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Chemical constituents of various tissues of turmeric (Curcuma longa L.) have been extensively investigated.
To date, at least 235 compounds, primarily phenolic compounds and terpenoids have been identified from the species, including
22 diarylheptanoids and diarylpentanoids, eight phenylpropene and other phenolic compounds, 68 monoterpenes,
109 sesquiterpenes, five diterpenes, three triterpenoids, four sterols, two alkaloids, and 14 other compounds. Curcuminoids
(diarylheptanoids) and essential oils are major bioactive ingredients showing various bioactivities in in vitro and in
vivo bioassays. Curcuminoids in turmeric are primarily accumulated in rhizomes. The essential oils from leaves and
flowers are usually dominated by monoterpenes while those from roots and rhizomes primarily contained sesquiterpenes.
The contents of curcuminoids in turmeric rhizomes vary often with varieties, locations, sources, and cultivation conditions,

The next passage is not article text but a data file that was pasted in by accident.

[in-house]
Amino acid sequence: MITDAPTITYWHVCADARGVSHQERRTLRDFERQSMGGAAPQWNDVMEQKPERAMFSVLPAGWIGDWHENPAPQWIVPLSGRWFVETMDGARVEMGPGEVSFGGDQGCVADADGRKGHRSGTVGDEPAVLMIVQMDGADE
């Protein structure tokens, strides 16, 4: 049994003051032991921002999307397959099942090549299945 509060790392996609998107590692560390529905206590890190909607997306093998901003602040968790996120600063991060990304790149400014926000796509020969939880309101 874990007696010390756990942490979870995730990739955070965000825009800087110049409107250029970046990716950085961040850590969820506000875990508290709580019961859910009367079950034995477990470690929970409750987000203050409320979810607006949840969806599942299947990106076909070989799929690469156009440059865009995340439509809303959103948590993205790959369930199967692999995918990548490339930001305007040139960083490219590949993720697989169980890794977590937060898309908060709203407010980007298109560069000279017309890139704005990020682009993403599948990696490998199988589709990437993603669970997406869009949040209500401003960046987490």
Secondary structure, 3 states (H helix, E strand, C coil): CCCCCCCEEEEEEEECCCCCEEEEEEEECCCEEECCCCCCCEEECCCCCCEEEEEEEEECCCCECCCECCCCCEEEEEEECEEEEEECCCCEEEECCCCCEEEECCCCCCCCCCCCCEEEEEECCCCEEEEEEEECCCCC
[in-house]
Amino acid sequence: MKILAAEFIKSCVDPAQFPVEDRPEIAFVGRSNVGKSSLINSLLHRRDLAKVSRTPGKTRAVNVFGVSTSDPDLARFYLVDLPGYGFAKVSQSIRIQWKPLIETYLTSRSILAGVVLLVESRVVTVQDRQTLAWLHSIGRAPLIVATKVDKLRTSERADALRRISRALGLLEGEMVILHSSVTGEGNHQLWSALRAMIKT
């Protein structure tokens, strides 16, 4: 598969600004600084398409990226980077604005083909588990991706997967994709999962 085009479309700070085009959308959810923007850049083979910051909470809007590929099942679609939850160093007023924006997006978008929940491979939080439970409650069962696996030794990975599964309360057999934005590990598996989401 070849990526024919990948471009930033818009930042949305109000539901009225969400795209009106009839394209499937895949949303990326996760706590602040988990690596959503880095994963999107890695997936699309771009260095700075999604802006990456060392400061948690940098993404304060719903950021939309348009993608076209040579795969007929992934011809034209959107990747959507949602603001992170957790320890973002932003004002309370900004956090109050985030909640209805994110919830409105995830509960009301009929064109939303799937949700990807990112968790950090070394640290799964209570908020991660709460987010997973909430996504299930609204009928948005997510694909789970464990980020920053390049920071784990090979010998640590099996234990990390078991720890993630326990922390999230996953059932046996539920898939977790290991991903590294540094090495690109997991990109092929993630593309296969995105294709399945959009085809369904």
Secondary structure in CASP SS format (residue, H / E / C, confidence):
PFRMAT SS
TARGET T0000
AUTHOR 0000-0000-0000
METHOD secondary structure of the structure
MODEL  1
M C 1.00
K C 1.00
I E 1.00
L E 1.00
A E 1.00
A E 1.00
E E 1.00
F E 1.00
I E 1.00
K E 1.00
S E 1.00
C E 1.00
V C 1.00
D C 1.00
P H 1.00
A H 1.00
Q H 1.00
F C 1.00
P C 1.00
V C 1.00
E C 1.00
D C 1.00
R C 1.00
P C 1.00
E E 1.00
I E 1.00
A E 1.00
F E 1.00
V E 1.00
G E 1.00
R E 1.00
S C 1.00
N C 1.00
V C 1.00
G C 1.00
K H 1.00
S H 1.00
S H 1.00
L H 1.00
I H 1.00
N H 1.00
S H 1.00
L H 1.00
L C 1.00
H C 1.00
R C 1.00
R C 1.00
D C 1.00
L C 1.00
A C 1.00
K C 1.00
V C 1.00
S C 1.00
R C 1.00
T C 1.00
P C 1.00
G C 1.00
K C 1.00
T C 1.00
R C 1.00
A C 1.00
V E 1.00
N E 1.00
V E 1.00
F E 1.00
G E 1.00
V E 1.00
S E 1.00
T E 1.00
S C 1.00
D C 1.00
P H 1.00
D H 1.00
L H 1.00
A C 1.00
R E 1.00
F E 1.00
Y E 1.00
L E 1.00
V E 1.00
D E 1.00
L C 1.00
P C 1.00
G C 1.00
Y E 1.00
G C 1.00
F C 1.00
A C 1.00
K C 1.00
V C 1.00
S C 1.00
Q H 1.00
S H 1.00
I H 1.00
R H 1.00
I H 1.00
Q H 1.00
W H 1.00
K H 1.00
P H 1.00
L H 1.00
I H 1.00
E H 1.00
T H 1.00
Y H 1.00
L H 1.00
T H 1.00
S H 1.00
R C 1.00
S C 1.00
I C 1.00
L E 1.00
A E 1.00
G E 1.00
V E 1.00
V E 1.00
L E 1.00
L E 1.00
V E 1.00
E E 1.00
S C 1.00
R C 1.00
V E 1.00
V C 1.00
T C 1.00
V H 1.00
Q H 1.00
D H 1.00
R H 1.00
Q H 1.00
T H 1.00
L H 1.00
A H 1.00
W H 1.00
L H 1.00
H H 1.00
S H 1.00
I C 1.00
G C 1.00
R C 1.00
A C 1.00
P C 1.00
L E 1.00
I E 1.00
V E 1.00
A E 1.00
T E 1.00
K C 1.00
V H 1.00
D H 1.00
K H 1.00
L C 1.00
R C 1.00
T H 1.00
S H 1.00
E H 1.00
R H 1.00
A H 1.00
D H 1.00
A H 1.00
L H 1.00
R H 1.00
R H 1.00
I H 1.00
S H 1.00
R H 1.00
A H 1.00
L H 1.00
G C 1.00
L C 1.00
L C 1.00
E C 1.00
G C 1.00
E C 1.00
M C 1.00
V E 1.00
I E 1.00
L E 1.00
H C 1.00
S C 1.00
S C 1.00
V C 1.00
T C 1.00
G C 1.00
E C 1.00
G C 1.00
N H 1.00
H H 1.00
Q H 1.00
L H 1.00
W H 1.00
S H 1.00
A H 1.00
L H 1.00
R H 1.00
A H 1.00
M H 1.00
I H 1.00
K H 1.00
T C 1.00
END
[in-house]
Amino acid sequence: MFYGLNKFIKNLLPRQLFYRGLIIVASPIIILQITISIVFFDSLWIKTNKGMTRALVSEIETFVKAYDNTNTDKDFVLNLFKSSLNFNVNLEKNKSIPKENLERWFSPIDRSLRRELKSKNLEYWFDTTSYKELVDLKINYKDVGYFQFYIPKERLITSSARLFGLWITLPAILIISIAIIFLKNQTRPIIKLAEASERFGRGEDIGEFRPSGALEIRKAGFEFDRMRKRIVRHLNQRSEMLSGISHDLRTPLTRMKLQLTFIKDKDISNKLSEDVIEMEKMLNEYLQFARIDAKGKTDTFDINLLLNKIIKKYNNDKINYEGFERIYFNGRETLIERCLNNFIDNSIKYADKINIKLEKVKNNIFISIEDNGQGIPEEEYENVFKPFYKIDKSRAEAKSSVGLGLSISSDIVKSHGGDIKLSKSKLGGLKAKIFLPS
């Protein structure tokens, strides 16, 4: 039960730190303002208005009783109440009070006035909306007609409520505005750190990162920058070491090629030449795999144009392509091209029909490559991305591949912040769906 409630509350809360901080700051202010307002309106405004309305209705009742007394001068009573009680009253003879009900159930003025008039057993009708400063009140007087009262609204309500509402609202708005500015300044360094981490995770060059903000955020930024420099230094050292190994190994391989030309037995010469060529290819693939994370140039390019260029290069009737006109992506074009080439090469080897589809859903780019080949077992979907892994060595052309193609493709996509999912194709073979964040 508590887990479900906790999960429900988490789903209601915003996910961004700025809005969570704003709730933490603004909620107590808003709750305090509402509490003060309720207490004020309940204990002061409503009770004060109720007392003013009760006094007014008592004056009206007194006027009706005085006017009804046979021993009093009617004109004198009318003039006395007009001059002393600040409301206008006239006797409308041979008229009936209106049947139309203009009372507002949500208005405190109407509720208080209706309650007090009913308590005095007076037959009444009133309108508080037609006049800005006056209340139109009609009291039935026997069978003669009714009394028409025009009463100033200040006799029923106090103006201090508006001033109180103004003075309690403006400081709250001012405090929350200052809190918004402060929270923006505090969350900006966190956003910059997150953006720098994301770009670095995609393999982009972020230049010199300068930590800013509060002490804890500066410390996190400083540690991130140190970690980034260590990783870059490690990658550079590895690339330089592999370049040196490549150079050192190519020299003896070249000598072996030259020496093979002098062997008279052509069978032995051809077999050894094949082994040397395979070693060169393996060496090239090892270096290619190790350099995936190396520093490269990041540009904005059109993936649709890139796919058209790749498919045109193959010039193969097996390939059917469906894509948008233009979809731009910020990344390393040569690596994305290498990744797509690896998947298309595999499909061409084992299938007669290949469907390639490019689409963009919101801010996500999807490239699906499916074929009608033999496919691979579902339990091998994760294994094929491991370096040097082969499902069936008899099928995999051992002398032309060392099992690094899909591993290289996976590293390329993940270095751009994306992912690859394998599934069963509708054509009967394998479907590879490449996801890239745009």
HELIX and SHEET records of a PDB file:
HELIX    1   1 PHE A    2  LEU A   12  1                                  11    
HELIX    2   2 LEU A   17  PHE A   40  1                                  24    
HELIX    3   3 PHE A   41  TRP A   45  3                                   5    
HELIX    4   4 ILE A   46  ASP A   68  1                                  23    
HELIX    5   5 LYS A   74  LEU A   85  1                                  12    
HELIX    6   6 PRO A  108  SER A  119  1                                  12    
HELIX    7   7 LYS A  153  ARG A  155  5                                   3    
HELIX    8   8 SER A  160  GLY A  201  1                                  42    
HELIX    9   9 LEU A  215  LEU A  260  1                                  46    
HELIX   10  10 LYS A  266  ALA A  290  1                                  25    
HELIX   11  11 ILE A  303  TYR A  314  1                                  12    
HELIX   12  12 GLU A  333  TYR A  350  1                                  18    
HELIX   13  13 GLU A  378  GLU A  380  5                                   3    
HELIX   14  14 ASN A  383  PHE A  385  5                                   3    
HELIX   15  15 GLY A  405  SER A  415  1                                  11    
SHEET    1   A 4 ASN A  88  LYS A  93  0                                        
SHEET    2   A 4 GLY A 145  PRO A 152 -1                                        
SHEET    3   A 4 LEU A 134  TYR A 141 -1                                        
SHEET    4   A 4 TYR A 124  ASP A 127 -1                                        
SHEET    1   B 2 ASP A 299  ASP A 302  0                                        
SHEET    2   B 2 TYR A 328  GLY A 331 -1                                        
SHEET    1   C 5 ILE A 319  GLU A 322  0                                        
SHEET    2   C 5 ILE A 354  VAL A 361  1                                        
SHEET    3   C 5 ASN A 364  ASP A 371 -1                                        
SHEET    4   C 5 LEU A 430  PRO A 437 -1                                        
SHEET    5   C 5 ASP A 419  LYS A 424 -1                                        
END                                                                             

while there are significant variations in composition of essential oils of turmeric rhizomes with varieties and geographical
locations. Further, both curcuminoids and essential oils vary in contents with different extraction methods and
are unstable with extraction and storage processes. As a result, the quality of commercial turmeric products can be markedly
varied. While curcumin (1), demethoxycurcumin (2), and bisdemethoxycurcumin (5) have been used as marker compounds
for the quality control of rhizomes, powders, and extract (“curcumin”) products, Ar-turmerone (99), α-turmerone
(100), and β-turmerone (101) may be used to control the product quality of turmeric oil and oleoresin products.
Authentication of turmeric products can be achieved by chromatographic and NMR techniques, DNA markers, with
morphological and anatomic data as well as GAP and other information available.